Escape Artists

News:

News

ATTENTION: NEW FORUM THEME Please see here for details: http://forum.escapeartists.net/index.php?topic=13188.0

Author Topic: Pseudopod 259: To My Wondering Eyes Did Appear  (Read 3515 times)

Bdoomed

  • Pseudopod Tiger
  • Moderator
  • *****
  • Posts: 5319
  • Mmm. Tiger.
on: December 10, 2011, 08:34:35 PM
Pseudopod 259: To My Wondering Eyes Did Appear

By Larry C. Kay
His blog, Scribbleninja, is you know where. Also, check out STEAMPUNK TALES for more of his work.

Read by Stephanie Morris. Click her name to hear more from her at the Scribbleomania blog!

“A figure obscured the flames of the fireplace: a man. Bettia sat up quickly, blinking away sleep, thinking it was her father. But this man was shorter, rounder, and part of her groggy mind considered Santa Claus, and that she must have slept for days.

Her eyes adjusted and she could see that the man indeed wore a red shirt. Not like a dumb mall Santa, but a working man’s shirt: rough and stained darker red on top of the red. And not any fire engine red, but crimson; just like his Converse All-Stars. His jeans were black or maybe just covered in soot. His face was dirty like a coal miner’s, but Bettia thought he was a white man.

He carried a black bag slung over one shoulder, an empty bag, but Bettia knew this man was no burglar. This shaggy buffalo of a man smiled when he noticed Bettia, and showed his sharp fighting-dog teeth. Bettia heard a whimper, and shame crinkled her face as she realized it was she that sounded like a whipped mutt.”




Listen to this week's Pseudopod.

I'd like to hear my options, so I could weigh them, what do you say?
Five pounds?  Six pounds? Seven pounds?


Unblinking

  • Sir Postsalot
  • Hipparch
  • ******
  • Posts: 8729
    • Diabolical Plots
Reply #1 on: December 12, 2011, 03:04:13 PM
I thought this one was pretty good.  Rumple Claus reminded me a bit of legends of Black Pete, though it seemed to be going a different direction with it (arriving with an empty sack and leaving with people stuffed into it made me think of that).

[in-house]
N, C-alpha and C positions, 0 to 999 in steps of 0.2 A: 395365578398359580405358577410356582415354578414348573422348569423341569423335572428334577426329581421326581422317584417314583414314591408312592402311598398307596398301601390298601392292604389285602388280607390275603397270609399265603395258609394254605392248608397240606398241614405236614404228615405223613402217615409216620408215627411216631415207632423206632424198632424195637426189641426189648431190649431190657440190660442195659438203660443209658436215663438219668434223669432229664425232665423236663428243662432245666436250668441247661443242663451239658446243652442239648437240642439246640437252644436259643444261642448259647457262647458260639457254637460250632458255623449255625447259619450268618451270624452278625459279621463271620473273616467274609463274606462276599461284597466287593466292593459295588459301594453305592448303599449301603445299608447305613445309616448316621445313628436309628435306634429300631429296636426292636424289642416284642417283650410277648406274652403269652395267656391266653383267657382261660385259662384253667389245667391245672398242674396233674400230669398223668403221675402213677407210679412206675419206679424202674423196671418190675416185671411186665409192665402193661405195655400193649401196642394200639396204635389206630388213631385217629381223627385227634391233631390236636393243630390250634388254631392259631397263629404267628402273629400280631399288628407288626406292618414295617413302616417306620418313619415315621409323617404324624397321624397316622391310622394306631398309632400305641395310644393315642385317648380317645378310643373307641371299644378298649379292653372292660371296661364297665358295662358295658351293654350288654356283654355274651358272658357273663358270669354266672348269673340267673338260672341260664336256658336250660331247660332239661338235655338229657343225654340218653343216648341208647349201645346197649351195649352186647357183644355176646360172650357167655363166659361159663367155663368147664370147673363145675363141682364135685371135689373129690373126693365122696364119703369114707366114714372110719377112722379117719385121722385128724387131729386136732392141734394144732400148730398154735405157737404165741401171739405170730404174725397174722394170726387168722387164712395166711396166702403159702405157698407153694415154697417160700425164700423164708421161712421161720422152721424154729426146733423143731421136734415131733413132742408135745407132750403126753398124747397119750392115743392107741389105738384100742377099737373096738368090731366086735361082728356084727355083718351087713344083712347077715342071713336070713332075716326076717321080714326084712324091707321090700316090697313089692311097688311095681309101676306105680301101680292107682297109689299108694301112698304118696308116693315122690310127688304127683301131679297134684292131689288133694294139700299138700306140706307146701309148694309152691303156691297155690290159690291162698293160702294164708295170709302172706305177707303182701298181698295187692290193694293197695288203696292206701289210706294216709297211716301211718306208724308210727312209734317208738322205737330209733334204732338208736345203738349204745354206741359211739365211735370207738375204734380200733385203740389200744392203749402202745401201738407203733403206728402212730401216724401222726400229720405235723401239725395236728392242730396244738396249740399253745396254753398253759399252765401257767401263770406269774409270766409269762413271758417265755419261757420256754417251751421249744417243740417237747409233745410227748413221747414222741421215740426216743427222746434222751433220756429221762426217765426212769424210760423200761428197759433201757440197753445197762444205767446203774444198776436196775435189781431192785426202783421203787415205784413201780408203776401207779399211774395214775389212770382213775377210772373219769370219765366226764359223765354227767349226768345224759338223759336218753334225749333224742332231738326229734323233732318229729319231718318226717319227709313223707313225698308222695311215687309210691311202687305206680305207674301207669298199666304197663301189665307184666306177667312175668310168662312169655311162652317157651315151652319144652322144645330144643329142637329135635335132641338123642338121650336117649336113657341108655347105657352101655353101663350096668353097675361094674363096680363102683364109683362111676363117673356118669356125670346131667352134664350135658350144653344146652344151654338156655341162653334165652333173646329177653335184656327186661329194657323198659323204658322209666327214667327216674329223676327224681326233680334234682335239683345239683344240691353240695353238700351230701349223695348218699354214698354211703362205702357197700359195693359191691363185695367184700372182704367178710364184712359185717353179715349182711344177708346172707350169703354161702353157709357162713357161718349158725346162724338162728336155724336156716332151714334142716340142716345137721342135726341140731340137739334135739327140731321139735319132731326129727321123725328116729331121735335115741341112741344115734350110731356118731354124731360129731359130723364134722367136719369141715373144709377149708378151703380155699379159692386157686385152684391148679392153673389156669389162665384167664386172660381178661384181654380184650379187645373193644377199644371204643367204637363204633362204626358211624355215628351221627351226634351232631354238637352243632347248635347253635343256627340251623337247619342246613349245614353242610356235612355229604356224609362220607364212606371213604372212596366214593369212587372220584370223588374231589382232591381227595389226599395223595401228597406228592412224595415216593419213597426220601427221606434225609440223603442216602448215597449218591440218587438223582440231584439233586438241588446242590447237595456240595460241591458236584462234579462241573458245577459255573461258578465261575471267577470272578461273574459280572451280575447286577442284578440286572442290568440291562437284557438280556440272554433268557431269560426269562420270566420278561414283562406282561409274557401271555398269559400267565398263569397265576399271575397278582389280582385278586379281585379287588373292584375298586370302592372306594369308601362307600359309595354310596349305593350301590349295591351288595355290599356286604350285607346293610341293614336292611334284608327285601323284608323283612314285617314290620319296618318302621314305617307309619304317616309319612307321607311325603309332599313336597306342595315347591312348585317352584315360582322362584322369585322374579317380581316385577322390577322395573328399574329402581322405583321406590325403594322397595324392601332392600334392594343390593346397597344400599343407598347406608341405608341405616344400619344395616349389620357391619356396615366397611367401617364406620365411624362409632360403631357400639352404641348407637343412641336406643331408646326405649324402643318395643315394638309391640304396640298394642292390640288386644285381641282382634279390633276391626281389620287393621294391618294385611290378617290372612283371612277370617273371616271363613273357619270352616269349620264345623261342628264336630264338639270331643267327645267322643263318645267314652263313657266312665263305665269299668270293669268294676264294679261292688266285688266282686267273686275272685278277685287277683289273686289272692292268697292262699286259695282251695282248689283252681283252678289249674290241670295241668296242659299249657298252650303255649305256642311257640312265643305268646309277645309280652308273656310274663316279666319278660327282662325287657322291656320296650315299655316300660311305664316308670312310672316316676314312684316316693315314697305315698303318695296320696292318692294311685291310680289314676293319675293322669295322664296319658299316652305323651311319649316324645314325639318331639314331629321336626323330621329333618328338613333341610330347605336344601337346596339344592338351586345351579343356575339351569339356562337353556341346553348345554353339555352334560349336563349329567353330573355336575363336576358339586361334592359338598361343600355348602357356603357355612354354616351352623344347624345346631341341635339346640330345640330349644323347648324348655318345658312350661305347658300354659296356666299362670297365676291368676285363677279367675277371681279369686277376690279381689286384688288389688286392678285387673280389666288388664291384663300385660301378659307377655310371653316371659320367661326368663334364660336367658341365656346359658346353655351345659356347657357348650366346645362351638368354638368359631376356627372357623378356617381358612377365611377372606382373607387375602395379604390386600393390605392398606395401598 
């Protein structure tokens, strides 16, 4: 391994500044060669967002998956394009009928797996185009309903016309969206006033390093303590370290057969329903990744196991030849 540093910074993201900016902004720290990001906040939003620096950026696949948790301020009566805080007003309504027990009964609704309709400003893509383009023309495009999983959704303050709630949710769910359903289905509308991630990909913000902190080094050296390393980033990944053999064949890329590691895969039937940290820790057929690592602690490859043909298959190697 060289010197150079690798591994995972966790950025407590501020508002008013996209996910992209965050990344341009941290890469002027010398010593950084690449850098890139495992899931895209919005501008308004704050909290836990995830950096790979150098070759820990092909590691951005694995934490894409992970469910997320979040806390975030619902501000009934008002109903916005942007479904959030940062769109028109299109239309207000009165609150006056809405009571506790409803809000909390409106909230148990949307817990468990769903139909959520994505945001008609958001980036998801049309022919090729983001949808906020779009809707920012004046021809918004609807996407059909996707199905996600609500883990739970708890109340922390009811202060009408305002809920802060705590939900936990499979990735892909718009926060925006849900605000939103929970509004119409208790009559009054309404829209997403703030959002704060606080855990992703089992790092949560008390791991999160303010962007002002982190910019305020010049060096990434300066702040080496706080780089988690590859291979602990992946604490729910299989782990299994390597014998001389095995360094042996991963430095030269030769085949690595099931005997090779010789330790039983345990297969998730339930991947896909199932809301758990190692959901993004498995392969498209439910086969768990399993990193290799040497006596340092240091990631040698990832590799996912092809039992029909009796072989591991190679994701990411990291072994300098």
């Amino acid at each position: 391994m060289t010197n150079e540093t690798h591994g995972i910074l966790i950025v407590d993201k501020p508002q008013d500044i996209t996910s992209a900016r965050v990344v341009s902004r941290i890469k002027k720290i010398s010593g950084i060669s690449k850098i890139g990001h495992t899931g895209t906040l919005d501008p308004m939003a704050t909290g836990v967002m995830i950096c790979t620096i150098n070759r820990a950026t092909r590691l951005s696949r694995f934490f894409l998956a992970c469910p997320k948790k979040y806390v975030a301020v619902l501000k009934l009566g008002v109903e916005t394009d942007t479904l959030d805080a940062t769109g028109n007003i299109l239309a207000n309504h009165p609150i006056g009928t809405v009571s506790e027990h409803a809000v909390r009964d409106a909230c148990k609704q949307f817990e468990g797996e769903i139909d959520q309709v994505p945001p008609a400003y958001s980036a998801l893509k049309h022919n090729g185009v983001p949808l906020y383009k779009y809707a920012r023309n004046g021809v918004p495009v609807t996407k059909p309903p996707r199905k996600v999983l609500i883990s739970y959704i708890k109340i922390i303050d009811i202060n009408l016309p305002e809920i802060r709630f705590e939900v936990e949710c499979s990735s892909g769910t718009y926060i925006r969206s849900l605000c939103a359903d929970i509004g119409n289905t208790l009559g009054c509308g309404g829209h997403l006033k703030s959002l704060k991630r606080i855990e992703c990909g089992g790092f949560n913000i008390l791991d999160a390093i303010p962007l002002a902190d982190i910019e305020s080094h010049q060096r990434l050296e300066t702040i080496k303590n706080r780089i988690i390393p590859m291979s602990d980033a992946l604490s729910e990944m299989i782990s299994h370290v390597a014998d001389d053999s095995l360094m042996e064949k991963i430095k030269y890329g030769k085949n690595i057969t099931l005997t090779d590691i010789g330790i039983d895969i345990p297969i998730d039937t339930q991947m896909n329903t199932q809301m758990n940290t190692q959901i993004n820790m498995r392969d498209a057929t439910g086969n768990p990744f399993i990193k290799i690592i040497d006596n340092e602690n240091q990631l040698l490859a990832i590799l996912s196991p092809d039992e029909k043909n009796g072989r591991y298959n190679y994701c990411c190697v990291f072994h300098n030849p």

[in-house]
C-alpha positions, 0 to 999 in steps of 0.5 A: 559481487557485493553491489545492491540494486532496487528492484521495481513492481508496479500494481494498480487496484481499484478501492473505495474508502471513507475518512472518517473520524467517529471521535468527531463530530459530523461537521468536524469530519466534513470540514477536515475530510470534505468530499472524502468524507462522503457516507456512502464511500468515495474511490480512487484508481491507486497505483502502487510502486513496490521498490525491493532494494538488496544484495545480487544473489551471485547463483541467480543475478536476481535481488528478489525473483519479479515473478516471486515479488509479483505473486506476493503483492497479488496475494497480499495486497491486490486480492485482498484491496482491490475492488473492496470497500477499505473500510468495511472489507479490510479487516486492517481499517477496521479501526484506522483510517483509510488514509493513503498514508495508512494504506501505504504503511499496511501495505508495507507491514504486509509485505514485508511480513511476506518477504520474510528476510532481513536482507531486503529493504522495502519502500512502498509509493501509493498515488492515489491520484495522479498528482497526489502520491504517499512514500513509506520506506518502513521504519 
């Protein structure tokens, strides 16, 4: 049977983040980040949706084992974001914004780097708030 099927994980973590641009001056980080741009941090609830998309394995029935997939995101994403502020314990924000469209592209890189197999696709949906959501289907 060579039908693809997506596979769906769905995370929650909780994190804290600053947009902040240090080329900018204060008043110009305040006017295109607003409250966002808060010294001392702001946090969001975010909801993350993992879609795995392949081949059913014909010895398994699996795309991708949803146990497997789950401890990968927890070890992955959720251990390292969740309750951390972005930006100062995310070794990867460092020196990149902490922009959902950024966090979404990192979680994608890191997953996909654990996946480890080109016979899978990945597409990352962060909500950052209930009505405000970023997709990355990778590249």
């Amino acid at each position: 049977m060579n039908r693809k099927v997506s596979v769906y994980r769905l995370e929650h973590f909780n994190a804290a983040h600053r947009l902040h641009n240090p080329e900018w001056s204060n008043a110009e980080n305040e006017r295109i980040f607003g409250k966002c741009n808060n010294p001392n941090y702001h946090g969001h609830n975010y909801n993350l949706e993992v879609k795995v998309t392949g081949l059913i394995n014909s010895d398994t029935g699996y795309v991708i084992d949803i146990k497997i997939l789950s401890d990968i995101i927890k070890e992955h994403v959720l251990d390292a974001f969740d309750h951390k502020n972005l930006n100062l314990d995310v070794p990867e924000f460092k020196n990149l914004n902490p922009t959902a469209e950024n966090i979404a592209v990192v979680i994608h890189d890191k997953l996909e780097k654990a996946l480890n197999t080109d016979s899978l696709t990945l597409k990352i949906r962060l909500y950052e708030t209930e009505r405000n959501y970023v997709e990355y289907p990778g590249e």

It also reminded me a bit of Terry Pratchett's Hogfather, who is a Santa-Claus like character but in one of the books you find out that he had an origin more akin to boogeymen, and only evolved into his current incarnation by filling a niche in the society. 

This was a well-written story, well-narrated.  I like how the letter to Santa Claus sealed with blood made the change come about, blood sacrifice is an important ingredient to summoning Rumple Claus I'm guessing.  I thought it was a good twist that her secret hate had killed her mother too, and that secret hate is what really split them up and left them orphans.  Often I don't like flashback formats well, but here it worked extremely well, because you see all the breadth of the consequences of that day in the details of their adult lives and then you go back to find out how they got there, so rather than having less impact (like flashback stories often do for me) there is much much more impact.



Balu

  • Guest
Reply #2 on: December 12, 2011, 10:33:17 PM
Nice. By which I mean, horrific.

The framing of this really elevated it above the traditional monster of the week story. Not that there's anything wrong with those, of course.

I like the way things kept clicking into focus all the way through, from the elder sister's horror of asking for things to the importance of the blood she got on the letter.  I want to know what was in the package that was left, though. And if the narrator can keep from opening it.



Swamp

  • Hipparch
  • ******
  • Posts: 2229
    • Journey Into... podcast
Reply #3 on: December 13, 2011, 02:46:19 AM
I really enjoyed this one!  It's my kind of horror.   I also loved the narration.  Rumple Clause, Phantom Clause, what's next.

Facehuggers don't have heads!

Come with me and Journey Into... another fun podcast


Sgarre1

  • Editor
  • *****
  • Posts: 1211
  • "Let There Be Fright!"
Reply #4 on: December 13, 2011, 03:32:34 AM
see next week!



Kaa

  • Hipparch
  • ******
  • Posts: 618
  • Trusst in me, jusst in me.
    • WriteWright